Life on a Ship: Transporting Containers Around the Globe
Living and working on board a container ship is a pretty interesting way to travel. Some container ships stick to shorter routes while others go all the way around the world. A round-the-world trip will take nearly three months typically, and then the sailor gets a short break before going back to sea. Routes are generally between Europe and the US, while others may between Asia, Australia and the US. A container may be put on board a larger ship to do a long leg and switch to a smaller ship for a shorter leg for the next part of the route, in much the same way as you may take a Boeing 747 to get from London to Sydney and then a smaller-sized jet to get from Sydney to Canberra.
In this post we take a closer look at the types of ships that make these epic ocean journeys and what it’s like to be a working man at sea.
Panamax and Post Panamax
There are two types of pure container ships – the Panamax and the Post Panamax. The Panamax is the maximum size a ship can be to travel through the Panama Canal, and can thereby take a shortcut between the US East Coast and US West Coast. Until this year, when the Panama Canal opens to larger, wider ships, the length of the Panamax ships are traditionally 294.13 metres long, by 32.31 metres wide. As of 2016, with the newly widened and deepened canal, the New Panamax size will be 366 metres by 49 metres. Put in perspective the Panamax ships can only carry 5000 twenty foot containers while the New Panamax ships can carry 13,000 twenty foot containers.
The next size up of container ships is unlimited, and are only really limited by the size of cranes and depth of container wharves in ports – these get bigger every few years as demand for goods from China increases. The current largest container ships can carry over 19,000 twenty foot containers, though in the late 1990’s the biggest in the world could easily pass through the Panama Canal after it was widened in 2016!
What this means for the larger ships is that they must sail around the world the long way – to get from the East Coast of the US to Asia they will travel across the Atlantic to European ports, then through the Mediterranean to Egypt and then across the Suez Canal to the Red Sea, through the Arabian Gulf and then on to China – around 20,000 nautical miles. Often the larger ships will stick to the most economical routes, perhaps only going across the Pacific between China and the US West Coast. This is a 6,300 nautical mile route across the ocean, though a ship will stop at several ports in China along the way before heading out across the Pacific and dropping off containers at LA / Long Beach as well as a number of other ports before returning half empty to Asia.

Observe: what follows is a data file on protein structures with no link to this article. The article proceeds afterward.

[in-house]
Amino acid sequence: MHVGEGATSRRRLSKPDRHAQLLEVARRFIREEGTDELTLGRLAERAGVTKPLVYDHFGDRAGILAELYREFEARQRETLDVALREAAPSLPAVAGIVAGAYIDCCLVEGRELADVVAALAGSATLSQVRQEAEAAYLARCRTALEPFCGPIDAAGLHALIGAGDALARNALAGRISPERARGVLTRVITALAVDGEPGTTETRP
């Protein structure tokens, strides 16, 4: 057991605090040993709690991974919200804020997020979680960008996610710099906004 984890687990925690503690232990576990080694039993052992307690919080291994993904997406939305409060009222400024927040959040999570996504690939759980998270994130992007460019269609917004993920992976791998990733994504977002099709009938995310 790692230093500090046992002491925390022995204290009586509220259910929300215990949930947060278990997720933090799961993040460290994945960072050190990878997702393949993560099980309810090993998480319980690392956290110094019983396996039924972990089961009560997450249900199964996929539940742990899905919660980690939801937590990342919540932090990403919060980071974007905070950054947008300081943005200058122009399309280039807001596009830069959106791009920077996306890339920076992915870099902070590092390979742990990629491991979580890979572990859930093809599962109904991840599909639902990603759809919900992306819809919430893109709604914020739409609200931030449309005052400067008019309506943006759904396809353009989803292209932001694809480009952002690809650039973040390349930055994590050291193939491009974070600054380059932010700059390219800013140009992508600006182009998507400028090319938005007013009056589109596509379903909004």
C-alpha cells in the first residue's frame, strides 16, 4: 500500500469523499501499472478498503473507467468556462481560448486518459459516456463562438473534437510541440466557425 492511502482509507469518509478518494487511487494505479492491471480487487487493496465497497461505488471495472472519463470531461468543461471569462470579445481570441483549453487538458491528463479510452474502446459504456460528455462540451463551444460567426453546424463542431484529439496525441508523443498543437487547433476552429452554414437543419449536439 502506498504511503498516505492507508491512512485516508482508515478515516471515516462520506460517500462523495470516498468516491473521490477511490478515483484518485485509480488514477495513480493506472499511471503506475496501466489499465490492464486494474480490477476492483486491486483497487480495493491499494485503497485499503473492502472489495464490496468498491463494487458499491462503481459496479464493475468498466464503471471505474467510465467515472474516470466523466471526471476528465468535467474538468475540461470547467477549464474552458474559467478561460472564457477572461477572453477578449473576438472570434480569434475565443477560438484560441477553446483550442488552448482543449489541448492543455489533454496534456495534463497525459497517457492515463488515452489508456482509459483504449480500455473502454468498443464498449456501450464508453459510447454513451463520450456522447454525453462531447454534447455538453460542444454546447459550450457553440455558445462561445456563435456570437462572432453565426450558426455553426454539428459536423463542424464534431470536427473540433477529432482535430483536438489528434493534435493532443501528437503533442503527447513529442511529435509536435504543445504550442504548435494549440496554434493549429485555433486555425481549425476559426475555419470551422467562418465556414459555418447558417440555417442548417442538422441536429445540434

So what’s it like for the sailor?
During an ocean crossing life is busy but fairly comfortable. Deckhands will stand lookout for four hour watches twice every 24 hours, have 7 hours sleeping time, and either do overtime or rest. The autopilot will do the steering so everything is fairly relaxed. Overtime involves making sure the containers are lashed to the deck correctly, painting and general ship maintenance. They get extra pay for this which is where they make their money. In the middle of the Pacific they may see no other ships for days on end so life is in a gentle, comfortable routine.
In busy shipping areas, the stress builds some. On watch, the deckhand will steer the ship manually to avoid collisions with other ships. Through the Malacca Straits and English Channel, as well as around the Panama Canal, Bosporus and Suez Canal they have to be particularly switched on as these are the busiest shipping lanes in the world.
Coming into port, those working the ship may not sleep for days at a time. The ship is being loaded and unloaded by cranes and the port staff (stevedores), but the ship also needs fuel and food for the next journey so the crew is busy loading up for that too. They will get time ashore, and sailors do enjoy this, frequenting bars and other establishments in the way they have done for centuries!
Give a Globetrotting Container a Purpose
If you are thinking of giving a final home to a globetrotting container, then give us a call. Our expert team at Gateway Container Sales & Hire have a large stock of 10ft, 20ft and 40ft containers for your next project. We can put you in touch with local experts to help you design your dream container conversion. Contact us now or get a quote online and we’ll get back to you to discuss your requirements!